Carmona announced the formation of a new government, which included General Lameda as the head of Petróleos de Venezuela. Luis Miquelena also appeared at a press conference to give his support to the new government. Carlos Ortega, the union leader and one of the principal figures of the conspiracy, was left off the cabinet list - a serious political mistake. Another mistake was to order a complete restructuring of the high command of the armed forces, effectively dismissing many senior generals, including General Vázquez Velasco, the existing army commander and one of the leading supporters within the armed forces of the overthrow of Chávez. The representatives of organised labour and several senior senior generals were left looking rather foolish.

  The radical right wing programme of the new regim was not popular with many officers who had been prepared to countenance the coup, and they called on General Vázquez Velasco to preside over a meeting to discuss events, scheduled for 1 pm on Saturday - the following day. In the course of Friday afternoon, the tide was already beginning to turn against the coup plotters.

  Chávez claims that he later heard noises outside Fuerte Tiuna that seemed to indicate that people were mobilising there in his support, but he could find no one to confirm this news. People had in fact already begun to congregate outside the military base, shouting ‘Yo quiero ver a Chávez, we want to see Chávez.’ But soon Chávez was no longer there.

  After dark, he was told that he was to be moved from Caracas. He was taken out to a helicopter and flown westward along the coast to the naval base at Turiamo, outside Puerto Cabello. He did not know if he was to be deported - or to be killed. According to his own account, given to an audience in Porto Alegre, Brazil, nearly a year later, he thought his time had come:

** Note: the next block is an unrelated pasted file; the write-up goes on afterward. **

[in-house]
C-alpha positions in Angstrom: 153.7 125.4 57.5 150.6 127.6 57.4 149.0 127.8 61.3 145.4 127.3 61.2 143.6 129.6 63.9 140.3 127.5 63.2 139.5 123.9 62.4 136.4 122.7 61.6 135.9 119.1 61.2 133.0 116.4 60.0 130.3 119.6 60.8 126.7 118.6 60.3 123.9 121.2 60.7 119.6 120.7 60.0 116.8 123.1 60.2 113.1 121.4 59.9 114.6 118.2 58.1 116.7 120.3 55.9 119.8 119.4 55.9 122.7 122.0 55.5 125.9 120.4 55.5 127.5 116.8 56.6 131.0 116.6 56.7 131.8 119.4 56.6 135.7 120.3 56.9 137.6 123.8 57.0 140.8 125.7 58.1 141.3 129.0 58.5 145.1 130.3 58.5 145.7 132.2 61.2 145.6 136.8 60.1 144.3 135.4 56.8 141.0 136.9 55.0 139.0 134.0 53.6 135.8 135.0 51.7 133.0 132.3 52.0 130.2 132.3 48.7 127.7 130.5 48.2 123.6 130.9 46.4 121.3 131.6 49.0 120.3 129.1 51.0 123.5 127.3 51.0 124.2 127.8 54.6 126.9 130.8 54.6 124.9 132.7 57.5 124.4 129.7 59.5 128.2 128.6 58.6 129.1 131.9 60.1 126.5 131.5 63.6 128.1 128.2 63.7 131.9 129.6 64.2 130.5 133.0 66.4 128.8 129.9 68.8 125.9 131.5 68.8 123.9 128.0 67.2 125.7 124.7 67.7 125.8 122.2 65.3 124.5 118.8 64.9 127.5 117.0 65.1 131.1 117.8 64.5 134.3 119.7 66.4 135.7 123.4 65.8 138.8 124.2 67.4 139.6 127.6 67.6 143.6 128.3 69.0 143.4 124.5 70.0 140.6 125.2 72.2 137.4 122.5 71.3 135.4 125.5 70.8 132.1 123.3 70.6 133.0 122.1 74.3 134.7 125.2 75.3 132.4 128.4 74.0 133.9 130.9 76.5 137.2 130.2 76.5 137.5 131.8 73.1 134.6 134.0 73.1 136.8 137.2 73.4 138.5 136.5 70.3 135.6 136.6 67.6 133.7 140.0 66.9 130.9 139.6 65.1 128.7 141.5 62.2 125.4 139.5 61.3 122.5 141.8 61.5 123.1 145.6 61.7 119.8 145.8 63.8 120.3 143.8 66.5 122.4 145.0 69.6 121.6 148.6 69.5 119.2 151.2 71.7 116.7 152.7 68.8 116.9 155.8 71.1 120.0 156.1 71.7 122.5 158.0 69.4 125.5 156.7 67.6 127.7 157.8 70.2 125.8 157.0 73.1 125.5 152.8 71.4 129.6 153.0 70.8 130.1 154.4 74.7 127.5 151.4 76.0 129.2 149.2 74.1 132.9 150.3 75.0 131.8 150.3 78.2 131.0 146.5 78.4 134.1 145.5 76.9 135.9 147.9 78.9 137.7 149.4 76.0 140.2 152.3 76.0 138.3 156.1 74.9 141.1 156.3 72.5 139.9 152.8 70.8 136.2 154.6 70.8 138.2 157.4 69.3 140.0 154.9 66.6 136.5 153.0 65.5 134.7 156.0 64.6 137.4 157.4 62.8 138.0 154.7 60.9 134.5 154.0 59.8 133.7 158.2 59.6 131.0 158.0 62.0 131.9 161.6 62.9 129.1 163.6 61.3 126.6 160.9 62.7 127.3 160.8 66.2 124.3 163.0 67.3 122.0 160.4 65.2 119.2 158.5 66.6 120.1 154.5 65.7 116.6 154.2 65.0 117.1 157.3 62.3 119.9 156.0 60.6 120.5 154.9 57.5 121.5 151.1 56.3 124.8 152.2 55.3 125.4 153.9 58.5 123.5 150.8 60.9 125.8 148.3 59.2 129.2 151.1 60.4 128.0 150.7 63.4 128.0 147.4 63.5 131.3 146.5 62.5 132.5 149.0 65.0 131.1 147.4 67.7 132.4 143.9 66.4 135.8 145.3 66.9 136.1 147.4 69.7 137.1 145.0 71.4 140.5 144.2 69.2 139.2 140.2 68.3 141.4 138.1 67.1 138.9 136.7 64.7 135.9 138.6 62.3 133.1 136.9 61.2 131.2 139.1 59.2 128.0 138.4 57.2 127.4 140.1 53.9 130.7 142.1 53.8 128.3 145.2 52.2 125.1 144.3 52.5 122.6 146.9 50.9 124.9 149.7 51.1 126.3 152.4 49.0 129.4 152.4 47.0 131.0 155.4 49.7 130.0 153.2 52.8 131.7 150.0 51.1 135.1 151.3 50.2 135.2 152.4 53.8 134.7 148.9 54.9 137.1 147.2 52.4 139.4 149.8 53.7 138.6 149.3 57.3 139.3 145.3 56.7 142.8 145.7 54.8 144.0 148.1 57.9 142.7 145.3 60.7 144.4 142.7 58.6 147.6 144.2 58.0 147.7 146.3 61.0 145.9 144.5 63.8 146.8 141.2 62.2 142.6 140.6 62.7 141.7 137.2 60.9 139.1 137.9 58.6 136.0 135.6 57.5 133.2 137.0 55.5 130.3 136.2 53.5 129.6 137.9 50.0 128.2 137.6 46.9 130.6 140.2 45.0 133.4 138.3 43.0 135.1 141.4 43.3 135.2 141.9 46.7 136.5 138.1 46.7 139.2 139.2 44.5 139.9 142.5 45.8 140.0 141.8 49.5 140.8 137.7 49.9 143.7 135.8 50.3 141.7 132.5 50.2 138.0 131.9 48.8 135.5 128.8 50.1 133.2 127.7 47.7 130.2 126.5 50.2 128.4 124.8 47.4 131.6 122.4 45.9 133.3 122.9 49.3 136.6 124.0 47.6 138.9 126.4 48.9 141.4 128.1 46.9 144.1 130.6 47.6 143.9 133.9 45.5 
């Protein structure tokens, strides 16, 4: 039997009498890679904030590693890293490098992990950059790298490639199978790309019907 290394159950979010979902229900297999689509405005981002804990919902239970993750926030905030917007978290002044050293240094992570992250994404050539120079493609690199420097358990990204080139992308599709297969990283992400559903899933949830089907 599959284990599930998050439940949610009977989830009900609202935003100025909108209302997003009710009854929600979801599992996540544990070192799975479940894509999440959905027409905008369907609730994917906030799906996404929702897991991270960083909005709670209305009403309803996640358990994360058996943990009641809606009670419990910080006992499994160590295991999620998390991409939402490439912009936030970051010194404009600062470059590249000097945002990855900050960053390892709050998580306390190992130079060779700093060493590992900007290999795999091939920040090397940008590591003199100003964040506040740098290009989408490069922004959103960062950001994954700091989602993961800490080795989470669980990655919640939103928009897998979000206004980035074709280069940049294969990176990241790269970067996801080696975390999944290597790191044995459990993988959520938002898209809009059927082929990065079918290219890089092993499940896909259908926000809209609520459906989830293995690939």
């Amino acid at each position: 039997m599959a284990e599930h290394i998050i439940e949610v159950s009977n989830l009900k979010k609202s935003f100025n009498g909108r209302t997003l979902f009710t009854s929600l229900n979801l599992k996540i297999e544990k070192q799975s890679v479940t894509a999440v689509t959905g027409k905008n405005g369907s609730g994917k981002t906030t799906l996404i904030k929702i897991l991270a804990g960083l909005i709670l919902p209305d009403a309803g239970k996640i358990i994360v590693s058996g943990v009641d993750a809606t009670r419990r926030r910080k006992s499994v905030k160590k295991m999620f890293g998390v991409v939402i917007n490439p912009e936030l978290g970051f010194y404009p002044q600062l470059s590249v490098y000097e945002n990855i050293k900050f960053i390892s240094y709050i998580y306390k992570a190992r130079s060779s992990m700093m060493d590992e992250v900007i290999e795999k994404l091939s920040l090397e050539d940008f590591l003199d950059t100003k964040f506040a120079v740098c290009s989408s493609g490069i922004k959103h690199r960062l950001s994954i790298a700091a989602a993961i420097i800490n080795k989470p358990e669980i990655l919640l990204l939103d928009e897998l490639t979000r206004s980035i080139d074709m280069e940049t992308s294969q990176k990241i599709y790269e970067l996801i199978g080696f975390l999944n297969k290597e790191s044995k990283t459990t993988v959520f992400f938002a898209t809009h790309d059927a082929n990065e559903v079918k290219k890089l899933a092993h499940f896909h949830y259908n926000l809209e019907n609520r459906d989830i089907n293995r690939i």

‘Do you know who I remembered at that moment? I remembered Che. I remembered him because I had read somewhere that, a few years later, one of the eyewitnesses of his killing wrote that Ernesto Guevara was sitting in pain, wounded in the legs, when his killer came in holding a pistol. Then Che said, “Hold on a second, don’t shoot yet.” Laboriously he got to his feet, while leaning against the wall, and said “You can shoot now and you will see how a man dies”.’

  Yet Chávez, unlike Che Guevara, was to be spared.

The plotters had been in close contact with foreign governments, notably that of the United States and of Spain. The right wing Spanish government of José María Aznar had long been at the forefront of European efforts to oppose the Castro government in Cuba, and it had extended its support to the opposition to Chávez. On Friday morning, when the first news of the Caracas coup was flashed to the outside world, Spain and the United States were ready with a joint statement. The two governments requested that ‘the exceptional situation’ in Venezuela should lead in the shortest possible time to ‘democratic normalisation’ to achieve ‘a national consensus and the guarantee of fundamental liberties.’ The Spanish minister for Ibero-American cooperation, Miguel Angel Cortés, later explained that the text of the statement had been prepared after ‘five or six telephone calls’ with Otto Reich, at the US State Department. Reich, a former US ambassador to Caracas, had been in close touch with the coup plotters. He called the Latin American ambassdors in Washington into his office that morning to secure their support for the US-Spanish statement, but the great majority of the governments in the Organisation of American States came out in support of Chávez – to Washington’s surprise and irritation.

  The British government were not directly involved in the plot, but a junior British minister, Denis McShane, writing an article for the Times newspaper, to be published on Saturday April 13, shed no tears at the departure of Chávez, and described him as ‘a ranting, populist demagogue’. McShane told how he had met Chávez a few days earlier when he had been ’dressed in a red paratrooper's beret and rugby shirt and waved his arms up and down like Mussolini - an odd, disturbing spectacle.’ By the time McShane’s offensive diatribe was published, Chávez was already on his way back to power.